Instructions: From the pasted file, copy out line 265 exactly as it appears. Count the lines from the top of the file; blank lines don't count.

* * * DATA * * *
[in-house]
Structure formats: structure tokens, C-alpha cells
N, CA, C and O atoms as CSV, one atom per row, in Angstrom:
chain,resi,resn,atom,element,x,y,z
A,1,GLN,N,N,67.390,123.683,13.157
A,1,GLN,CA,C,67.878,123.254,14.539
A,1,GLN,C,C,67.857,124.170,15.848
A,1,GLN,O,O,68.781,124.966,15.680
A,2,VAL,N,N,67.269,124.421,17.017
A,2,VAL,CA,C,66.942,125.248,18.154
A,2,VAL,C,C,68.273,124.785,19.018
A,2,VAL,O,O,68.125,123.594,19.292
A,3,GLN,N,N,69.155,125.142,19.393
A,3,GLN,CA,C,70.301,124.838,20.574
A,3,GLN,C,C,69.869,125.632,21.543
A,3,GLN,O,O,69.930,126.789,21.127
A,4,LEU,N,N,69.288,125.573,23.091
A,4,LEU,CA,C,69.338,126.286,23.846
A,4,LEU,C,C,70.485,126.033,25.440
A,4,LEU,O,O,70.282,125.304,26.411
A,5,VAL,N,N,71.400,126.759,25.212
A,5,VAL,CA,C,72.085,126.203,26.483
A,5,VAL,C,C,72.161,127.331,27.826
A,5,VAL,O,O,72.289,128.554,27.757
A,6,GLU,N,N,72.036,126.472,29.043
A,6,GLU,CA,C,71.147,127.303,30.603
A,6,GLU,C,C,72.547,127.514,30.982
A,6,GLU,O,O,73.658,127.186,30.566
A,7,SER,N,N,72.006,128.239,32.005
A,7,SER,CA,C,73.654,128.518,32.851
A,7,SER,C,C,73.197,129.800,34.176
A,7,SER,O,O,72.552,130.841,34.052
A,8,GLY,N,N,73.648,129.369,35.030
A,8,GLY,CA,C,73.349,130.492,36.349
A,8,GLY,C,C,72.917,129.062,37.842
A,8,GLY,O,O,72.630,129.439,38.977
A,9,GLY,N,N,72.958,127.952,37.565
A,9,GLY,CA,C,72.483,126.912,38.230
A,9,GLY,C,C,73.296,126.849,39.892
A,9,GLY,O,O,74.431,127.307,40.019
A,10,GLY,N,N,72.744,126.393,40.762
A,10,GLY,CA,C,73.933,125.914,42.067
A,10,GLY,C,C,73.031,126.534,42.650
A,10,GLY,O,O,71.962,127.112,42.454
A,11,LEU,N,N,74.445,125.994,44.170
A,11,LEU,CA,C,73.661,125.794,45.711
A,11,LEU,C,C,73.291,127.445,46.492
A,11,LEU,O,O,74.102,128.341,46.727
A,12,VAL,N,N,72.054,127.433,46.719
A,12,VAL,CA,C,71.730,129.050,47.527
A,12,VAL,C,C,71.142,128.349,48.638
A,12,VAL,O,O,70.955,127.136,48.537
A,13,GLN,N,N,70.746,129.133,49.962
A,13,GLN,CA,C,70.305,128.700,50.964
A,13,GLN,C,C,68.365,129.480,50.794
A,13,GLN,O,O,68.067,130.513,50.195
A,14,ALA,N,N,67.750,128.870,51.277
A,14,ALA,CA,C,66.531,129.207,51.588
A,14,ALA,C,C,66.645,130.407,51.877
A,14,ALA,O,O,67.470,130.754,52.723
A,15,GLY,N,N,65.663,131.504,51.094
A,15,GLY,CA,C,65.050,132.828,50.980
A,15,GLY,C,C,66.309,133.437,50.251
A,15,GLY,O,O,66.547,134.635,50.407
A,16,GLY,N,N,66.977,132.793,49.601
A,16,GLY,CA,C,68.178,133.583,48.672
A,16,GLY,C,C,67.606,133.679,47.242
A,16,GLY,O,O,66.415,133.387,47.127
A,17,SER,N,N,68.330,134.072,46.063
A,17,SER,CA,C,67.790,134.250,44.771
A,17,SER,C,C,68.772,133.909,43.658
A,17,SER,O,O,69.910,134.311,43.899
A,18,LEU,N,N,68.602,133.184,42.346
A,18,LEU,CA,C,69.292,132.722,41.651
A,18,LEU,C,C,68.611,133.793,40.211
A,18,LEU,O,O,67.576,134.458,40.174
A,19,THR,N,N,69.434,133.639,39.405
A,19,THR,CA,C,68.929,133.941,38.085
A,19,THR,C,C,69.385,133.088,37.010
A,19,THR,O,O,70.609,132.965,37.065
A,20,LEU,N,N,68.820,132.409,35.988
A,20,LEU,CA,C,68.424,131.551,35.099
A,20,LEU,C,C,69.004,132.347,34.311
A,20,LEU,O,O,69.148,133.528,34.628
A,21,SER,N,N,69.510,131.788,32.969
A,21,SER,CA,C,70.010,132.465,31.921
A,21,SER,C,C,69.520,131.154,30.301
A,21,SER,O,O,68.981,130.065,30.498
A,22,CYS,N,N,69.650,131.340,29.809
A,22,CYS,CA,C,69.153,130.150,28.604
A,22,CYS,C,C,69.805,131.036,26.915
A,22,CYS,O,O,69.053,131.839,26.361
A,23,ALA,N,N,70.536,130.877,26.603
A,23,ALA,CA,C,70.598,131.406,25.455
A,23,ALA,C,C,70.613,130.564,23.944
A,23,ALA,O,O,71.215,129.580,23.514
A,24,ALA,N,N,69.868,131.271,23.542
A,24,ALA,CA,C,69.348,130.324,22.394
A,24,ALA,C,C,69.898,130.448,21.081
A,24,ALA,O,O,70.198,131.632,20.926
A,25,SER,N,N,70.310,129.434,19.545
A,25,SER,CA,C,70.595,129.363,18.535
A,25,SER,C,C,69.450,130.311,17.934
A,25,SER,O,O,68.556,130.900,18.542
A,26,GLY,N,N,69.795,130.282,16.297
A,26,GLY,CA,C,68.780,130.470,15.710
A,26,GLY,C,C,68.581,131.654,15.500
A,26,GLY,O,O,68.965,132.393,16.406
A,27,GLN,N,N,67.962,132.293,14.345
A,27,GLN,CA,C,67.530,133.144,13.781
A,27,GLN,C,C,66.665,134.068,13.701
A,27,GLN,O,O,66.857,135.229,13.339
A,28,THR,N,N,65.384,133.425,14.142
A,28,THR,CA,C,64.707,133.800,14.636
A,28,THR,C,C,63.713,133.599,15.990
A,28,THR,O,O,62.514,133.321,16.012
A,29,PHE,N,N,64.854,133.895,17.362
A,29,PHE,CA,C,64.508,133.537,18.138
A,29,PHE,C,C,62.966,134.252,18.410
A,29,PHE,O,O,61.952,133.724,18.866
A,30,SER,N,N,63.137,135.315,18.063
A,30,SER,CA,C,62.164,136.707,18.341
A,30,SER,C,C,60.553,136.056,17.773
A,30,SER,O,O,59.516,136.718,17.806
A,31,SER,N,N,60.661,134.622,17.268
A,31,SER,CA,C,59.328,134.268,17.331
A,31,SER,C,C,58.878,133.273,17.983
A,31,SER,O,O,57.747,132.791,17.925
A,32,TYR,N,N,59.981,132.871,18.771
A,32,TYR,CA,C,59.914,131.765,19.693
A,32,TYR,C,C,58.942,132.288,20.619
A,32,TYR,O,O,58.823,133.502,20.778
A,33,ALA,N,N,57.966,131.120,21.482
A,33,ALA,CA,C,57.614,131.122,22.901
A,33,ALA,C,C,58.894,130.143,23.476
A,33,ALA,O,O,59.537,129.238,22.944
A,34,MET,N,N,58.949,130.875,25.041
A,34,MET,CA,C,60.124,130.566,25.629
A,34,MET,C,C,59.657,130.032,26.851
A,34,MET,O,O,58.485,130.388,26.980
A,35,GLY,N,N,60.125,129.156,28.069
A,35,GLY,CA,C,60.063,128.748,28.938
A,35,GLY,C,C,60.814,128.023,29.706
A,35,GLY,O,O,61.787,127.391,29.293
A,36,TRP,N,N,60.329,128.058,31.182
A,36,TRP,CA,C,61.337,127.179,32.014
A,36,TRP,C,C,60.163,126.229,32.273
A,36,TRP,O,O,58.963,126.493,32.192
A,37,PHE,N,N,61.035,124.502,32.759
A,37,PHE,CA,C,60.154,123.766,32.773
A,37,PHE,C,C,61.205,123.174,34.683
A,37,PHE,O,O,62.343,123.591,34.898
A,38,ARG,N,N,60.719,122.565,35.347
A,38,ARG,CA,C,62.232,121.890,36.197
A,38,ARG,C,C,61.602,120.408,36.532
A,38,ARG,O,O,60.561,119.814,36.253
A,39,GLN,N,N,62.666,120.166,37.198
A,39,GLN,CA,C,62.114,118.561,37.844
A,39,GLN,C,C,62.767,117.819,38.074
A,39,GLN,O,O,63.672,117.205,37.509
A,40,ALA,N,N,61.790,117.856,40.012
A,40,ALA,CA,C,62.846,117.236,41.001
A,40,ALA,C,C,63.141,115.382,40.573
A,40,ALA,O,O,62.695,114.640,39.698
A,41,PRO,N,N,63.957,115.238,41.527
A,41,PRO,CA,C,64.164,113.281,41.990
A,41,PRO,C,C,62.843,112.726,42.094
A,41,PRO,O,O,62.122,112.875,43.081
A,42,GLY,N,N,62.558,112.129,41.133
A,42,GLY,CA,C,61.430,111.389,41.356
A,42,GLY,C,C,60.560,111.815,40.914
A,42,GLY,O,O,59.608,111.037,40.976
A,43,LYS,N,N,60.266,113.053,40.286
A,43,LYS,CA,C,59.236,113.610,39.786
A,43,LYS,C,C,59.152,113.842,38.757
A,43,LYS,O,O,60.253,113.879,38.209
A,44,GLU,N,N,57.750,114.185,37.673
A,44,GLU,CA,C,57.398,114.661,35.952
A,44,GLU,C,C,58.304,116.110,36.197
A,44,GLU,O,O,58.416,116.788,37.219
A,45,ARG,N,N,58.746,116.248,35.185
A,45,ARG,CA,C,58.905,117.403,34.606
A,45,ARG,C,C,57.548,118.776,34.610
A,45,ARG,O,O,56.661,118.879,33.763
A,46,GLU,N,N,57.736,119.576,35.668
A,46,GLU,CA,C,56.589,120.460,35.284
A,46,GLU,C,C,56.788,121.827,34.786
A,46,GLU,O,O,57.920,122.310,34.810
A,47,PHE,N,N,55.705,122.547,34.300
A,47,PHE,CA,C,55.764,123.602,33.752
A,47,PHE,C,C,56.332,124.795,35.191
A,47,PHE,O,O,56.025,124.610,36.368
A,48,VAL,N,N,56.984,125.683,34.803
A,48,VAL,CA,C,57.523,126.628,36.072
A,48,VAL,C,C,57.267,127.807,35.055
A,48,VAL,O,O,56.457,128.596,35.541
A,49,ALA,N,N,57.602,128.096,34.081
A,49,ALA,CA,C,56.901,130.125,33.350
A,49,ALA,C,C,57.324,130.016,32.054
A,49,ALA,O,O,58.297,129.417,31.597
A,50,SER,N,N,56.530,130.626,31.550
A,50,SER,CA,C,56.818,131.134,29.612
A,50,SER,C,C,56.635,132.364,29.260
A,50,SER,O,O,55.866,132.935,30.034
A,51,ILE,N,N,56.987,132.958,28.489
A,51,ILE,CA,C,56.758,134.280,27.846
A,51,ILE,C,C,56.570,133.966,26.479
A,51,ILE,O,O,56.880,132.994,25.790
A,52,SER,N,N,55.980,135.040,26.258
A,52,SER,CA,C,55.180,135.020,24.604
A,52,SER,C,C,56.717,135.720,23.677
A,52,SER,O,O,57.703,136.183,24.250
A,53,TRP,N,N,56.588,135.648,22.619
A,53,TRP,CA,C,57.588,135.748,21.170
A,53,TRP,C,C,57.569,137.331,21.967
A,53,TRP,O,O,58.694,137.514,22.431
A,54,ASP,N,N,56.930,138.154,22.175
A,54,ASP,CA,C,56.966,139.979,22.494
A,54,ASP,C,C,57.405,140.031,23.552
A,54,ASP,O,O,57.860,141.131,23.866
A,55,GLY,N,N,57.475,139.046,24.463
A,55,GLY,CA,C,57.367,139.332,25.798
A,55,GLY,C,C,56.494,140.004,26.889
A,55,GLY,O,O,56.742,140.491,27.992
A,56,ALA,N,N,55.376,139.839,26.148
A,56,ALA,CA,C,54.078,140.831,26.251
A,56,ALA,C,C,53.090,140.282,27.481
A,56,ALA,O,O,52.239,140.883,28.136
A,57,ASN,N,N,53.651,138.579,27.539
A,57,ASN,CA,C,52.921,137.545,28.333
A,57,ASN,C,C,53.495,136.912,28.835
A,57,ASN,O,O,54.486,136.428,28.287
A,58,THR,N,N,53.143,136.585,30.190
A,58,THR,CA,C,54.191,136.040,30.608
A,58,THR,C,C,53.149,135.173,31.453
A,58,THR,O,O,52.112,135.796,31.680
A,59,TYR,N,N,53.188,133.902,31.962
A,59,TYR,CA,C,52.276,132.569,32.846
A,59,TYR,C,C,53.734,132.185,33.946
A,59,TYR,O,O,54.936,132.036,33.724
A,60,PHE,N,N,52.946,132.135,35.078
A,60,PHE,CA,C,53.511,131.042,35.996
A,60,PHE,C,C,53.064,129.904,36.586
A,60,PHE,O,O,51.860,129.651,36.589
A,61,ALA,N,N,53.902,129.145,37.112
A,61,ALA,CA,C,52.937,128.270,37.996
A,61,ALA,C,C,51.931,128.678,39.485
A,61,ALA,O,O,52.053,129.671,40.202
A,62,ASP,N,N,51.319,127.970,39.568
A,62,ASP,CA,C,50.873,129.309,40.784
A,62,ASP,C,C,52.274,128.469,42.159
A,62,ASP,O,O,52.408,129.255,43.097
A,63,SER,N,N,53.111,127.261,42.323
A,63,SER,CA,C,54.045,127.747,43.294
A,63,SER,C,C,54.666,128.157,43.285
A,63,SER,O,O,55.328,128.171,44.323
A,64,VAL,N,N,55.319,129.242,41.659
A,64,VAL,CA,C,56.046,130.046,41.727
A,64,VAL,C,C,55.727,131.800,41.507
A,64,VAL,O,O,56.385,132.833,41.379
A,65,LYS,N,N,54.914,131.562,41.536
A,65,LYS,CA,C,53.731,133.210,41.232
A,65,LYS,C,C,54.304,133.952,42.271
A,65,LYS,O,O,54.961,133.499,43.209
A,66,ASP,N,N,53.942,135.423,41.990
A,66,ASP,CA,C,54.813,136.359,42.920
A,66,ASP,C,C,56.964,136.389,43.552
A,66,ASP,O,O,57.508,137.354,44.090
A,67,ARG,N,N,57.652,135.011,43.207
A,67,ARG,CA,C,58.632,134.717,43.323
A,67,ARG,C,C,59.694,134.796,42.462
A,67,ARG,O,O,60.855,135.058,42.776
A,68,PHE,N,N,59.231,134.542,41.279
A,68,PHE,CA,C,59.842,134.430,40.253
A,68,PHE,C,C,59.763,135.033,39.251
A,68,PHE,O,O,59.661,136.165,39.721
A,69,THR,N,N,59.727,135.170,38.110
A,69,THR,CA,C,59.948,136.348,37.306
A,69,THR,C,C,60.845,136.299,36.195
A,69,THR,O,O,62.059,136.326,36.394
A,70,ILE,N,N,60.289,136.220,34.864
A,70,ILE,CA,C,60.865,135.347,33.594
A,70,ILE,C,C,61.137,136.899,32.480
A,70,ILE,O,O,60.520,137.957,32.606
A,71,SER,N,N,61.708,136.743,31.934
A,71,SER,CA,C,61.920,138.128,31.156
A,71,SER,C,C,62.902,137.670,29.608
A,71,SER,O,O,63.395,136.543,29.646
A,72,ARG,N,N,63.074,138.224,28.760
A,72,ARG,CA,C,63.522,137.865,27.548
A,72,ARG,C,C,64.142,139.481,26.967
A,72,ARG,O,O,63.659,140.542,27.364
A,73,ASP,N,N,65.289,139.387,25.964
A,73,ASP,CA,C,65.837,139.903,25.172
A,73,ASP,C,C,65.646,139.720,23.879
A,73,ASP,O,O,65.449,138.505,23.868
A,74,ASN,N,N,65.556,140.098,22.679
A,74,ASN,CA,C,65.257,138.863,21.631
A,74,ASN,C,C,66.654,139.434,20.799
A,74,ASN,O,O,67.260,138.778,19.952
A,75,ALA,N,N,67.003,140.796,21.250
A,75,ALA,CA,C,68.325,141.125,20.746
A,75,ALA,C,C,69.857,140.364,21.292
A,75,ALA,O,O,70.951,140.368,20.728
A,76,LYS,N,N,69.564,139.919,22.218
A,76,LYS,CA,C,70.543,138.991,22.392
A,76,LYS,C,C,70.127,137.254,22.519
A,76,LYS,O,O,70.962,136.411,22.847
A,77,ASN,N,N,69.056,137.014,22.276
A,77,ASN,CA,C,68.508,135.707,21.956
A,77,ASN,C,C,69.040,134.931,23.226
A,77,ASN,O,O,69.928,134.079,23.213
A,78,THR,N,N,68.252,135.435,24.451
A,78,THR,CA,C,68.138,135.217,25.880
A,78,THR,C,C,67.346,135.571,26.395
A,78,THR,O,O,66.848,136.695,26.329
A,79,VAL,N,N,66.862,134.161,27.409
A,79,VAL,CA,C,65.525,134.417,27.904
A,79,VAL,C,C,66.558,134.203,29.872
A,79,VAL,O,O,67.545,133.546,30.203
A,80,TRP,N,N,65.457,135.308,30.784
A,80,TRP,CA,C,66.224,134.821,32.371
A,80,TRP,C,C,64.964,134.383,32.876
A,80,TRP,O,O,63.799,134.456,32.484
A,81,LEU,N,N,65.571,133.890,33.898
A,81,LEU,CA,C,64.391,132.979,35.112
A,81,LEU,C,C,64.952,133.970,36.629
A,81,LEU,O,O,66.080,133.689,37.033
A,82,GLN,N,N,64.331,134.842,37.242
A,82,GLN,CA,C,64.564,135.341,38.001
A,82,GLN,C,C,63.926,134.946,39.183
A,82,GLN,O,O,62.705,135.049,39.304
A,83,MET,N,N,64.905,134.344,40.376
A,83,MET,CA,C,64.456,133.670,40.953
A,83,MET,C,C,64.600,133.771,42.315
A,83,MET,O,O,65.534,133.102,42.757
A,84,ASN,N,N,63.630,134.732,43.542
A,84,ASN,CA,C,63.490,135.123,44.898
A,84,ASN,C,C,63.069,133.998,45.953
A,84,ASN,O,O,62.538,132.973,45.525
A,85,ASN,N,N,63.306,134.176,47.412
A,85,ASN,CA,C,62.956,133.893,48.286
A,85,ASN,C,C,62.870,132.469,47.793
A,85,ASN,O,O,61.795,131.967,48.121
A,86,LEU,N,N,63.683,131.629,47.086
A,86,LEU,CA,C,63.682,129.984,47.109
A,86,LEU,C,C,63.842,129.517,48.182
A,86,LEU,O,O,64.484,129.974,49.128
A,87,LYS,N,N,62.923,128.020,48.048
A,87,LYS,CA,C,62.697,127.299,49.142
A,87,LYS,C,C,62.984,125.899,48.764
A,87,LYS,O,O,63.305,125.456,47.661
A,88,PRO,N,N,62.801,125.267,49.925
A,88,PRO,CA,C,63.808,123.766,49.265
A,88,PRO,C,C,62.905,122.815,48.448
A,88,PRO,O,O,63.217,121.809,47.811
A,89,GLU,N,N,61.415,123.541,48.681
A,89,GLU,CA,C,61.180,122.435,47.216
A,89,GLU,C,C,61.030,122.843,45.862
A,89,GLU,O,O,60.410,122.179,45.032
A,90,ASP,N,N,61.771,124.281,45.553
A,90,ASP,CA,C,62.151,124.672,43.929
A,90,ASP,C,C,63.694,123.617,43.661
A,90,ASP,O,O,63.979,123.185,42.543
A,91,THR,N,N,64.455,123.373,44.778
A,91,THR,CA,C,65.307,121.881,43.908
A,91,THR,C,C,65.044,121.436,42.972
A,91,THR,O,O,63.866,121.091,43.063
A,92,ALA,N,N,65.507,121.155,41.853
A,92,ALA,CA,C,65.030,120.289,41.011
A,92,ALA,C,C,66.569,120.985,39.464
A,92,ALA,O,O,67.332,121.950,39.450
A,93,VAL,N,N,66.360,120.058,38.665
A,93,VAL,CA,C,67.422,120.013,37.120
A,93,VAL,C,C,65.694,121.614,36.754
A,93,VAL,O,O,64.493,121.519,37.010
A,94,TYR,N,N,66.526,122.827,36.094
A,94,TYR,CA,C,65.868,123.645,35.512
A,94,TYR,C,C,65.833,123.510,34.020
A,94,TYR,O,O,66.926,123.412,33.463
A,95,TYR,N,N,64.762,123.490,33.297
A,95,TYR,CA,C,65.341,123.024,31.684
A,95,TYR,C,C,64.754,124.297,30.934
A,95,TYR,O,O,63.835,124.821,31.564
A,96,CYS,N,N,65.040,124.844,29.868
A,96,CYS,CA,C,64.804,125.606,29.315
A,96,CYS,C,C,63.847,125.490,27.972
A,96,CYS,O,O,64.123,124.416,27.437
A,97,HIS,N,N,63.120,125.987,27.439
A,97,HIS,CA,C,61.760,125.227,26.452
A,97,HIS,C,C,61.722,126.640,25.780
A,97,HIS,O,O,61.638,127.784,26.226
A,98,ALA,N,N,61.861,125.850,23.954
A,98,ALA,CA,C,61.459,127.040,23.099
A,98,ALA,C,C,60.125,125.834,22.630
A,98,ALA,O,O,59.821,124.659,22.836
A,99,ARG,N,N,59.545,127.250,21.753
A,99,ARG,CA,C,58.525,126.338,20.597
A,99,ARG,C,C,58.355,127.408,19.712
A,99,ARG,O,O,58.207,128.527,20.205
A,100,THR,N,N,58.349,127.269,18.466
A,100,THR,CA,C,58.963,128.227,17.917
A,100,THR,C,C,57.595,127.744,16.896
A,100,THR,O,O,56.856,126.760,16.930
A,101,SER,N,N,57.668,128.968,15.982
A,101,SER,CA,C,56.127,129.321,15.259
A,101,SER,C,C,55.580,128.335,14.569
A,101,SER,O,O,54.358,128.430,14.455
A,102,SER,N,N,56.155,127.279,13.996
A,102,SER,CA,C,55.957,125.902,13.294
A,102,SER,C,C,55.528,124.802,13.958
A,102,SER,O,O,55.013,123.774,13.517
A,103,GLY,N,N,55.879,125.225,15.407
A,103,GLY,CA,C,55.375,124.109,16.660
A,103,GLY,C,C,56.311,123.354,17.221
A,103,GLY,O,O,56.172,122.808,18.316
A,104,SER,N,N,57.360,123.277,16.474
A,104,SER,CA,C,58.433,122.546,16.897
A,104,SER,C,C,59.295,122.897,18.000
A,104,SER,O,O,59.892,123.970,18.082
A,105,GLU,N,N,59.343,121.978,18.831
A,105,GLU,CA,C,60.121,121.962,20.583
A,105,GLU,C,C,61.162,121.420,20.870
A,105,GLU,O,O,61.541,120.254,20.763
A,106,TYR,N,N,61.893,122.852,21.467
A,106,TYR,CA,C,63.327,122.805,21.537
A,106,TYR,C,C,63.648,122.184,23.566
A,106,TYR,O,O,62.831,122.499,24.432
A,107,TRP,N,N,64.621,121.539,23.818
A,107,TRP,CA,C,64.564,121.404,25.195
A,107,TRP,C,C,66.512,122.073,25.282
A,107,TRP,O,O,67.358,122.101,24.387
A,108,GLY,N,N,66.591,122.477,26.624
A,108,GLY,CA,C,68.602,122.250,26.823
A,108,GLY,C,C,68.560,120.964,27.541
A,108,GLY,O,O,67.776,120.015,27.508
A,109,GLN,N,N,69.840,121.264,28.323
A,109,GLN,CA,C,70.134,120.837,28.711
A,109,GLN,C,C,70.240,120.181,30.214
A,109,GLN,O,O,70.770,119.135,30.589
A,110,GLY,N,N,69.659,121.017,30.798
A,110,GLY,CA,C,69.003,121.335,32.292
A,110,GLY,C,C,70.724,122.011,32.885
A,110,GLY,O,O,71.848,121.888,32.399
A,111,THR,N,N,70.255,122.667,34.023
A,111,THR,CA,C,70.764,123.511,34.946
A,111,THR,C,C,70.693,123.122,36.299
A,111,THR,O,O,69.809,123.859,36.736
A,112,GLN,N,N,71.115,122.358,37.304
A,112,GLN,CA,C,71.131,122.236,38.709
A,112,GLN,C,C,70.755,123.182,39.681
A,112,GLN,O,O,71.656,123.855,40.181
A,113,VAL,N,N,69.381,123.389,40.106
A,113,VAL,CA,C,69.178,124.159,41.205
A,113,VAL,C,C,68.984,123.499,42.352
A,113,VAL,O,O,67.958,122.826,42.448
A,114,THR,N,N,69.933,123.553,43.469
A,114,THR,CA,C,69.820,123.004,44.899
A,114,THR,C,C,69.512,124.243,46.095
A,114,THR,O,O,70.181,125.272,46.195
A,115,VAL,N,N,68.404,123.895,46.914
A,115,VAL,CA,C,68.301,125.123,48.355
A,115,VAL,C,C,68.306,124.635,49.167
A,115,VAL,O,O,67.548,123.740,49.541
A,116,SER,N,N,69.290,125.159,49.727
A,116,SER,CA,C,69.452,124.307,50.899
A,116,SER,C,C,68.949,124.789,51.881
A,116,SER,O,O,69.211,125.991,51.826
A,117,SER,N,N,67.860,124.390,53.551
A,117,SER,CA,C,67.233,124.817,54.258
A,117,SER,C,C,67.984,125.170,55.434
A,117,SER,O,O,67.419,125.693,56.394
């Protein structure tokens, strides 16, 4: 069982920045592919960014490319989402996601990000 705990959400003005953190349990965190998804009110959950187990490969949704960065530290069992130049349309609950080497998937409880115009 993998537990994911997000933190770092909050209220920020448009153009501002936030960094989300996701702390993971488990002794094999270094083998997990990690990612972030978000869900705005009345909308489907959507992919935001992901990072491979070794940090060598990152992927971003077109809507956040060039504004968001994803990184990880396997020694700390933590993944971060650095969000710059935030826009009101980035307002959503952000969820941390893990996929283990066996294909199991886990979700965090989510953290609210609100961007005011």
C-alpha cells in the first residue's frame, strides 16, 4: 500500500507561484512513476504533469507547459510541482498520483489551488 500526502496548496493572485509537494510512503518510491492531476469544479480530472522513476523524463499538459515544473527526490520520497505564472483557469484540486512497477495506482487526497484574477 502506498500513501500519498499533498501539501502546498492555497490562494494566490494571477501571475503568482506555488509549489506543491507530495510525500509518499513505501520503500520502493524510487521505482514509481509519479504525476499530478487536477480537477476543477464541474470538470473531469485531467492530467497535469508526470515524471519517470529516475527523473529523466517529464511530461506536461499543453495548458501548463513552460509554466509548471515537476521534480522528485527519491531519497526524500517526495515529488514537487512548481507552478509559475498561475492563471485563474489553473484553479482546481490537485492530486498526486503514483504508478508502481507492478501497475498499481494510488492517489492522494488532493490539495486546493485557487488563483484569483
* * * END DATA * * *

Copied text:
A,66,ASP,N,N,53.942,135.423,41.990